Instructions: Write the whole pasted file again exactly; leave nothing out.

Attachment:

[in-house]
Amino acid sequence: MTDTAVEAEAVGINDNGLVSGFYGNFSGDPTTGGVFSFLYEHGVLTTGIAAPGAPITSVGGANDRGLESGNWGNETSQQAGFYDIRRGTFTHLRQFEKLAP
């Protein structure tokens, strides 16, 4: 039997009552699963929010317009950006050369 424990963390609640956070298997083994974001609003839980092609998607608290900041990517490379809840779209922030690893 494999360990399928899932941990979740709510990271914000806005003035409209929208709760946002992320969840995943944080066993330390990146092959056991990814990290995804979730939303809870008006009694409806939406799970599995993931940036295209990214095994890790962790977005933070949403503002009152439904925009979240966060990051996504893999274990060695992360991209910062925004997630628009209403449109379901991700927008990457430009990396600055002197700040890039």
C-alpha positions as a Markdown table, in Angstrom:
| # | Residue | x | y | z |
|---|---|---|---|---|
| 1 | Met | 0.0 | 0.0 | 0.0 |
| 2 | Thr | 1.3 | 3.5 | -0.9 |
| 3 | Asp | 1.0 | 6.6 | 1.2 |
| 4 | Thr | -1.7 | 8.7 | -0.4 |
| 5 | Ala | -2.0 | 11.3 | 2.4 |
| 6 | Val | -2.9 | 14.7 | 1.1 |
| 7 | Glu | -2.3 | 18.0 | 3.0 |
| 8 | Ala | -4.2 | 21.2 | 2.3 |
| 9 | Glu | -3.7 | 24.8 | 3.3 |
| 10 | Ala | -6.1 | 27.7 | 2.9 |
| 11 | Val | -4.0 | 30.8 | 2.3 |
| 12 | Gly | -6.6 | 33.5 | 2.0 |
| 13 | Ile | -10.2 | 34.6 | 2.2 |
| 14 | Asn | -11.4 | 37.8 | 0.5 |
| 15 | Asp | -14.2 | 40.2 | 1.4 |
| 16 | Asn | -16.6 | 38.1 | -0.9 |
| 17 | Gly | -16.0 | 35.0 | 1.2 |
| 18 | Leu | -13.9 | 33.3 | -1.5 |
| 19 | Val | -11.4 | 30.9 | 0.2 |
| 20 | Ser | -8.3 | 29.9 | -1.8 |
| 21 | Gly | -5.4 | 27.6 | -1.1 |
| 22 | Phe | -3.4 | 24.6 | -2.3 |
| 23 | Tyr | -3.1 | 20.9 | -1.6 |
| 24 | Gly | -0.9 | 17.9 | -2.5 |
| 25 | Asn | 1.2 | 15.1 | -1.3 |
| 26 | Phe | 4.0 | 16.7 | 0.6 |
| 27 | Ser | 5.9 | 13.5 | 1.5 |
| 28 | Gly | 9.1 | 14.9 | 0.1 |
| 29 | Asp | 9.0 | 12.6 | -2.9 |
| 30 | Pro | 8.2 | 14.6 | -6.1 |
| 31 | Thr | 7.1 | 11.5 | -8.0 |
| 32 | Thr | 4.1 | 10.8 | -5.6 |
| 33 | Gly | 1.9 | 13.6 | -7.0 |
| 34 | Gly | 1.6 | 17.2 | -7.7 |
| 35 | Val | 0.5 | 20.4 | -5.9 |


[in-house]
Amino acid sequence: MTDTAVEAEAVGINDNGLVSGFYGNFSGDPTTGGVFSFLYEHGVLTTGIAAPGAPITSVGGANDRGLESGNWGNETSQQAGFYDIRRGTFTHLRQFEKLAP
């Protein structure tokens, strides 16, 4: 039997009552699963929010317009950006050369 424990963390609640956070298997083994974001609003839980092609998607608290900041990517490379809840779209922030690893 494999360990399928899932941990979740709510990271914000806005003035409209929208709760946002992320969840995943944080066993330390990146092959056991990814990290995804979730939303809870008006009694409806939406799970599995993931940036295209990214095994890790962790977005933070949403503002009152439904925009979240966060990051996504893999274990060695992360991209910062925004997630628009209403449109379901991700927008990457430009990396600055002197700040890039």
C-alpha positions as a Markdown table, in Angstrom:
| # | Residue | x | y | z |
|---|---|---|---|---|
| 1 | Met | 0.0 | 0.0 | 0.0 |
| 2 | Thr | 1.3 | 3.5 | -0.9 |
| 3 | Asp | 1.0 | 6.6 | 1.2 |
| 4 | Thr | -1.7 | 8.7 | -0.4 |
| 5 | Ala | -2.0 | 11.3 | 2.4 |
| 6 | Val | -2.9 | 14.7 | 1.1 |
| 7 | Glu | -2.3 | 18.0 | 3.0 |
| 8 | Ala | -4.2 | 21.2 | 2.3 |
| 9 | Glu | -3.7 | 24.8 | 3.3 |
| 10 | Ala | -6.1 | 27.7 | 2.9 |
| 11 | Val | -4.0 | 30.8 | 2.3 |
| 12 | Gly | -6.6 | 33.5 | 2.0 |
| 13 | Ile | -10.2 | 34.6 | 2.2 |
| 14 | Asn | -11.4 | 37.8 | 0.5 |
| 15 | Asp | -14.2 | 40.2 | 1.4 |
| 16 | Asn | -16.6 | 38.1 | -0.9 |
| 17 | Gly | -16.0 | 35.0 | 1.2 |
| 18 | Leu | -13.9 | 33.3 | -1.5 |
| 19 | Val | -11.4 | 30.9 | 0.2 |
| 20 | Ser | -8.3 | 29.9 | -1.8 |
| 21 | Gly | -5.4 | 27.6 | -1.1 |
| 22 | Phe | -3.4 | 24.6 | -2.3 |
| 23 | Tyr | -3.1 | 20.9 | -1.6 |
| 24 | Gly | -0.9 | 17.9 | -2.5 |
| 25 | Asn | 1.2 | 15.1 | -1.3 |
| 26 | Phe | 4.0 | 16.7 | 0.6 |
| 27 | Ser | 5.9 | 13.5 | 1.5 |
| 28 | Gly | 9.1 | 14.9 | 0.1 |
| 29 | Asp | 9.0 | 12.6 | -2.9 |
| 30 | Pro | 8.2 | 14.6 | -6.1 |
| 31 | Thr | 7.1 | 11.5 | -8.0 |
| 32 | Thr | 4.1 | 10.8 | -5.6 |
| 33 | Gly | 1.9 | 13.6 | -7.0 |
| 34 | Gly | 1.6 | 17.2 | -7.7 |
| 35 | Val | 0.5 | 20.4 | -5.9 |